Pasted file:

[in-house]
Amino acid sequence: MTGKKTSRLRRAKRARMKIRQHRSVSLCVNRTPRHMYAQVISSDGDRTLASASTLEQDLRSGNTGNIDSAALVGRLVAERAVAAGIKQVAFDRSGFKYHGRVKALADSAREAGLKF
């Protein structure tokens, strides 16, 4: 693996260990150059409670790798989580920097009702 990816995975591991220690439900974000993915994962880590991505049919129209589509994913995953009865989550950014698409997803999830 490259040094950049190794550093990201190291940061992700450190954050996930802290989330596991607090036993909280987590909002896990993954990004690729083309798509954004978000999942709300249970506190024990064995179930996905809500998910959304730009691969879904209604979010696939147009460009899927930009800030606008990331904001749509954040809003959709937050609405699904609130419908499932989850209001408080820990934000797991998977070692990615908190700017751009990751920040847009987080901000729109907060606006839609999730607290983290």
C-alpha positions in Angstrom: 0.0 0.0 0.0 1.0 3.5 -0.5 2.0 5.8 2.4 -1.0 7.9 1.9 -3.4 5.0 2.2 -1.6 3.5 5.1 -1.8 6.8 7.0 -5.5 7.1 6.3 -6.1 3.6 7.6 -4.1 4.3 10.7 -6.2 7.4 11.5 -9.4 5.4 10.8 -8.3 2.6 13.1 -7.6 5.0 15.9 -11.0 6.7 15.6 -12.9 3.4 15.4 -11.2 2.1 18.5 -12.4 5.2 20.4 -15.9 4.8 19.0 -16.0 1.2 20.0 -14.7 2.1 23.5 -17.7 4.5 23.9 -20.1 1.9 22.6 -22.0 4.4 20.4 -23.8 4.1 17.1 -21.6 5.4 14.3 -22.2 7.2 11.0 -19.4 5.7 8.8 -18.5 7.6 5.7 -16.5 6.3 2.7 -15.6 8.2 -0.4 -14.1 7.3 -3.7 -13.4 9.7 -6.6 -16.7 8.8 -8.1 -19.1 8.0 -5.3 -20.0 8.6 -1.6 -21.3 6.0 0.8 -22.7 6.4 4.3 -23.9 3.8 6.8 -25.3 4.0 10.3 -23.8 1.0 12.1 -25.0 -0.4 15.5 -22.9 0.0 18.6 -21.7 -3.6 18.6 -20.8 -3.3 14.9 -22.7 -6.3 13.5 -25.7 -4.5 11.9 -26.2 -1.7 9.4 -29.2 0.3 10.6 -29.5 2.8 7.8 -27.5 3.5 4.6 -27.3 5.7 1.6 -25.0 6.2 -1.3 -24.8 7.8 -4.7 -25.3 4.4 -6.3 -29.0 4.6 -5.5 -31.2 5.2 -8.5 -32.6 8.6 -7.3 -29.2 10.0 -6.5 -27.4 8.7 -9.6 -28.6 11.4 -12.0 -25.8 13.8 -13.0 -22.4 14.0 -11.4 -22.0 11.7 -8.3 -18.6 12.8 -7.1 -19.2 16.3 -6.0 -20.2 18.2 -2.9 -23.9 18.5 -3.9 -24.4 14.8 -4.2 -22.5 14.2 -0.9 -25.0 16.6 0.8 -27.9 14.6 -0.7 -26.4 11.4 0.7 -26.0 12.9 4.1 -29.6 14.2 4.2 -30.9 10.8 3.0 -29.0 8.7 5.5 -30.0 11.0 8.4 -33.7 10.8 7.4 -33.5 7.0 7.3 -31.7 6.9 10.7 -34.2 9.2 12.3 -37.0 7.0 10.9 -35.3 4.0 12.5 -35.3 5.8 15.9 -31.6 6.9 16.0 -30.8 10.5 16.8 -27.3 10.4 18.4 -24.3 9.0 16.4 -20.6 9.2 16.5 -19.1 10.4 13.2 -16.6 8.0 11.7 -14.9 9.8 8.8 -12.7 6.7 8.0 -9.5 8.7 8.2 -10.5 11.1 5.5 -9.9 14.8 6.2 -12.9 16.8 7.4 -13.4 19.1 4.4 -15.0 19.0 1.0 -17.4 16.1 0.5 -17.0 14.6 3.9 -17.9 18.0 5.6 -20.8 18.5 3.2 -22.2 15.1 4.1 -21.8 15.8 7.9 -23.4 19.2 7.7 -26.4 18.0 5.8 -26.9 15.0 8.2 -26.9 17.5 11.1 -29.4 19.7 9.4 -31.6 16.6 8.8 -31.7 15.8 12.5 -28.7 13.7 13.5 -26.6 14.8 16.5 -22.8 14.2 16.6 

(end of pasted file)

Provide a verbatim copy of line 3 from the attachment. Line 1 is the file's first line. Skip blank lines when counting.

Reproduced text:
């Protein structure tokens, strides 16, 4: 693996260990150059409670790798989580920097009702 990816995975591991220690439900974000993915994962880590991505049919129209589509994913995953009865989550950014698409997803999830 490259040094950049190794550093990201190291940061992700450190954050996930802290989330596991607090036993909280987590909002896990993954990004690729083309798509954004978000999942709300249970506190024990064995179930996905809500998910959304730009691969879904209604979010696939147009460009899927930009800030606008990331904001749509954040809003959709937050609405699904609130419908499932989850209001408080820990934000797991998977070692990615908190700017751009990751920040847009987080901000729109907060606006839609999730607290983290």